Bathroom vanities can take a serious chunk out of a renovation budget. Given that a mid-range bath remodel can run upwards of $19,000, according to Remodeling’s 2018 Cost vs. Value report, the prices shouldn’t come as a surprise, but they often do. I was determined to not drop a small fortune during my recent bathroom remodel, but at first, that seemed like an impossible task. The vanities I kept crushing on were upwards of a thousand dollars (and often $2,000) and that often didn’t include the counter or sink. So, yeah, no.
If you’re looking for a reasonably priced option, try these instead:
Big Box Stores
I know, I know, you don’t want your bathroom to look like a Home Depot ad. But when I finally thought to skip the Rejuvenation and Signature Hardwares of the world for something a little more modest, I scored my amazing deal at Menards. The style I found was similar to the kind of thing I’d been eyeing elsewhere for exponentially more money. It’s worth browsing the online selection at Lowe’s, Home Depot, and Menards—you might find some surprisingly stylish options not available in-store.
No budget round-up is complete without the always-dependable IKEA. While you can still easily get into the several hundred dollar range there, you can just as easily find ready-to-assemble vanities priced as low as a hundred bucks. For a bit of a style upgrade, the sleek LILLÅNGEN would be perfect for a small bath and rings in at $199. As with most vanities, that doesn’t include the faucet, but those come with friendly prices as well, starting at $24.99. Of course, you know the drawback: You’ll either be putting this vanity together yourself or paying to outsource it somewhere like IKEA’s TaskRabbit. There’s also the emotional cost of a trip to the megastore to weigh.
Your Favorite Online Retailer
Chances are, wherever you like to shop for your home may be a source for vanities. And if it’s a lower-cost retailer, the price could be very nice indeed. Joss & Main vanities start below $150, while prices at Wayfair, their sister site, start at $199. And yep, naturally Amazon also sells vanities; theirs start well below a hundred bucks. As with any online purchase, you’ll want to tread carefully. What may look perfectly fine online may turn out to be poor quality once you unpack it. Reviews are a little scarce for some lower-priced vanities, so it’s a bit of a leap of faith. You’ll also want to read the fine print to see if you’re getting a flat-packed shipment or a fully assembled vanity that you have to wrangle inside your house and into your bathroom.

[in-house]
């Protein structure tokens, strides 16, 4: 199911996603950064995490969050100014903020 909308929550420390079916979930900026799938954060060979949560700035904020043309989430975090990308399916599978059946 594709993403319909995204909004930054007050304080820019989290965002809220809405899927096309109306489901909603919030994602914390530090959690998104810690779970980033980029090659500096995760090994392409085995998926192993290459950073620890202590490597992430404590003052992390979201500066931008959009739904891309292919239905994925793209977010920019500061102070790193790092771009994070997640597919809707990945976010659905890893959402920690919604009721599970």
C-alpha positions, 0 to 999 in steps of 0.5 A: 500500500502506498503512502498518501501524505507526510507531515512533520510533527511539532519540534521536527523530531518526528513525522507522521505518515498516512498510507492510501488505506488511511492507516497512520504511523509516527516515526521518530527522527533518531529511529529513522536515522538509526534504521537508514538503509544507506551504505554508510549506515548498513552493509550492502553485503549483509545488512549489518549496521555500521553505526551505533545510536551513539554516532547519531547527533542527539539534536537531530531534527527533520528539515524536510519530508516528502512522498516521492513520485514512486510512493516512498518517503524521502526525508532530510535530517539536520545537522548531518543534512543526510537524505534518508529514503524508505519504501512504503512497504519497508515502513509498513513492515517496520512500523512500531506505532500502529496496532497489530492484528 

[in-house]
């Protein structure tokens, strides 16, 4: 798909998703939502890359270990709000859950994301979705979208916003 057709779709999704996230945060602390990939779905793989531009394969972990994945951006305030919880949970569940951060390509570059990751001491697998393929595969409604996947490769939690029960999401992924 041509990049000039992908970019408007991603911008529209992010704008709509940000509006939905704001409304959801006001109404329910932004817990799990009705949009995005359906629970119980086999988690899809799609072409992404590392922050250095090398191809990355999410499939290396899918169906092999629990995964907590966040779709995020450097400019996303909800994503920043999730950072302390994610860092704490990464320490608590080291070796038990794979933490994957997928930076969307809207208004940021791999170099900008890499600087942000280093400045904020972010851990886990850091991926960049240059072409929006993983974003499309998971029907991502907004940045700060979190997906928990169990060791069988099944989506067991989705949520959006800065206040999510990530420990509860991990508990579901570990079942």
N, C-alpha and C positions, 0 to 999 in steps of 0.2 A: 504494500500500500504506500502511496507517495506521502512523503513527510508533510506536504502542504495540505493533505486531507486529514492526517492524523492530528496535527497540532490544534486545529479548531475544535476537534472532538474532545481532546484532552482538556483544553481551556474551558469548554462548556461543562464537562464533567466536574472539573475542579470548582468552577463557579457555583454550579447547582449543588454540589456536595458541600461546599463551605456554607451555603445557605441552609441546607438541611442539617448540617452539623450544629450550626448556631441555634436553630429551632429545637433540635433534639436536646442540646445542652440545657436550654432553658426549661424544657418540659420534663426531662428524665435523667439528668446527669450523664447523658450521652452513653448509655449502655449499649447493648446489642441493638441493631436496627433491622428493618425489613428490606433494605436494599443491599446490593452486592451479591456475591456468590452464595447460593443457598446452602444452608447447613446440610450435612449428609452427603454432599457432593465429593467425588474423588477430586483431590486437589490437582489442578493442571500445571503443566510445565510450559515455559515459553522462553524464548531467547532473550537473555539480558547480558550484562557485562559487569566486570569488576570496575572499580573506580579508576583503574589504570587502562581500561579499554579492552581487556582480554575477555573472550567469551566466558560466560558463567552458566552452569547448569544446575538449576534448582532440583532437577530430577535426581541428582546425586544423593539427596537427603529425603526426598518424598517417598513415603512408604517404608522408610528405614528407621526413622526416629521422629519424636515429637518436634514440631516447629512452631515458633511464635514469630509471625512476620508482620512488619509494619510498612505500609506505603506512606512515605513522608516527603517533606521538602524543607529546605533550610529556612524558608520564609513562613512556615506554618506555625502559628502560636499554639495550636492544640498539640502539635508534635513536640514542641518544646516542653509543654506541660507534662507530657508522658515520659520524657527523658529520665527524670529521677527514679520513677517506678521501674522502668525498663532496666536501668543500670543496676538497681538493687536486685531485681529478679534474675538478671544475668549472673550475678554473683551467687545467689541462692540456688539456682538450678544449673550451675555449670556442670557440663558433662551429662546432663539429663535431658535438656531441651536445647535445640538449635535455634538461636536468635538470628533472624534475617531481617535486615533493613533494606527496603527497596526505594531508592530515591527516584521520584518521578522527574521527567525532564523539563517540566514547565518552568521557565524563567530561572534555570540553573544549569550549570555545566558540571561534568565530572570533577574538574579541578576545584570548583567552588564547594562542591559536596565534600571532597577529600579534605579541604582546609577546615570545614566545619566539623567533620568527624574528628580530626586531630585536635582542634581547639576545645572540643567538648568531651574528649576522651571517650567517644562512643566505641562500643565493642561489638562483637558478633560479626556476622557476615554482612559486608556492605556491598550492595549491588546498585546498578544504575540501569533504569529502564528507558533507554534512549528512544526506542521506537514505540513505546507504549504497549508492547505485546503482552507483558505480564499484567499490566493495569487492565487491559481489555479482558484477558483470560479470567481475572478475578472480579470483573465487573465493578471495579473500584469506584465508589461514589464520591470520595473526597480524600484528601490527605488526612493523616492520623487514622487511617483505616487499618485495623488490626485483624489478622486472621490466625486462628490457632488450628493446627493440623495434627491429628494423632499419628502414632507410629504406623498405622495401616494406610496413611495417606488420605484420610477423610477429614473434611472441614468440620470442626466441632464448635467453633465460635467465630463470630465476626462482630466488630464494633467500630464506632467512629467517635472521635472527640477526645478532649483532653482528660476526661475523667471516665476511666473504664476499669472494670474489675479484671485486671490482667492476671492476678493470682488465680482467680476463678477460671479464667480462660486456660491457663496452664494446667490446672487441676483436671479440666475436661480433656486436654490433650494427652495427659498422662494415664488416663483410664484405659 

It’s no secret that there are amazing deals on Craigslist, eBay, and Facebook Marketplace if you take the time to comb through their listings. But you can also browse IRL, at the treasure troves that are salvage shops, Habitat Restores, flea markets, or any other variety of secondhand dealers. How do vanities end up there? Most likely someone’s doing the same thing you are—remodeling—and they can get a tax write-off by donating their old materials.
Sure, there may be some old, busted relics not fit for your space. But you may be surprised at what people offload. Maybe it’s from a newer house with a new owner who has a particular taste and wanted to start fresh, or you might find a piece that just needs a little love and the owner wasn’t into DIY. Whatever the case, you can often find a steal.
Upcycling or repurposing is another way to save big on your bathroom vanity—not to mention the perfect solution if you want something unique that you won’t see in anyone else’s home. If you’re handy (and a project like this can be fairly advanced) or can get someone to help you, that gorgeous, peeling bureau you stumble across in an antique shop may just get a new life as your bathroom vanity. The trickiest part, they say, is fitting in the plumbing. If you can swing it though, this could be a seriously low-cost way to upgrade your bath.
Can’t find just the right vanity? BYO! Build your own, that is, or enlist the help of someone who can. If your own carpentry skills are rusty or underdeveloped, hopefully you have a cousin, sister, or uncle willing to donate some elbow grease. Wendi of H20 Bungalow built her open shelf vanity for just a hundred bucks. You can follow the detailed tutorial on her blog, and download her building plan.
Love What You’ve Got
Who says you have to start all over? Sometimes your vanity just needs a coat of paint and some new hardware. After years of low-key disgust with an ’80s oak veneer vanity in my old house, I devoted part of a weekend to applying a couple coats of Annie Sloan chalk paint in a dark blue, and swapping the hardware store cheap drawer pulls with whimsical ones. Boom—for well under a hundred bucks we had a fresh, new look. If I’d been slightly less lazy, I’d have gone all the way and painted the inside of the doors and added some fresh contact paper to the cabinet floor.
If you’re as energetic as the thrifty blogger Jen at The Bachelorette Pad Flip, you can do an extreme makeover. Keeping and painting the base, she added a DIY tile top, new hardware, and new sink for what now looks like an all-new vanity.
Have you found a way to get a nice vanity for less cash? Please share!
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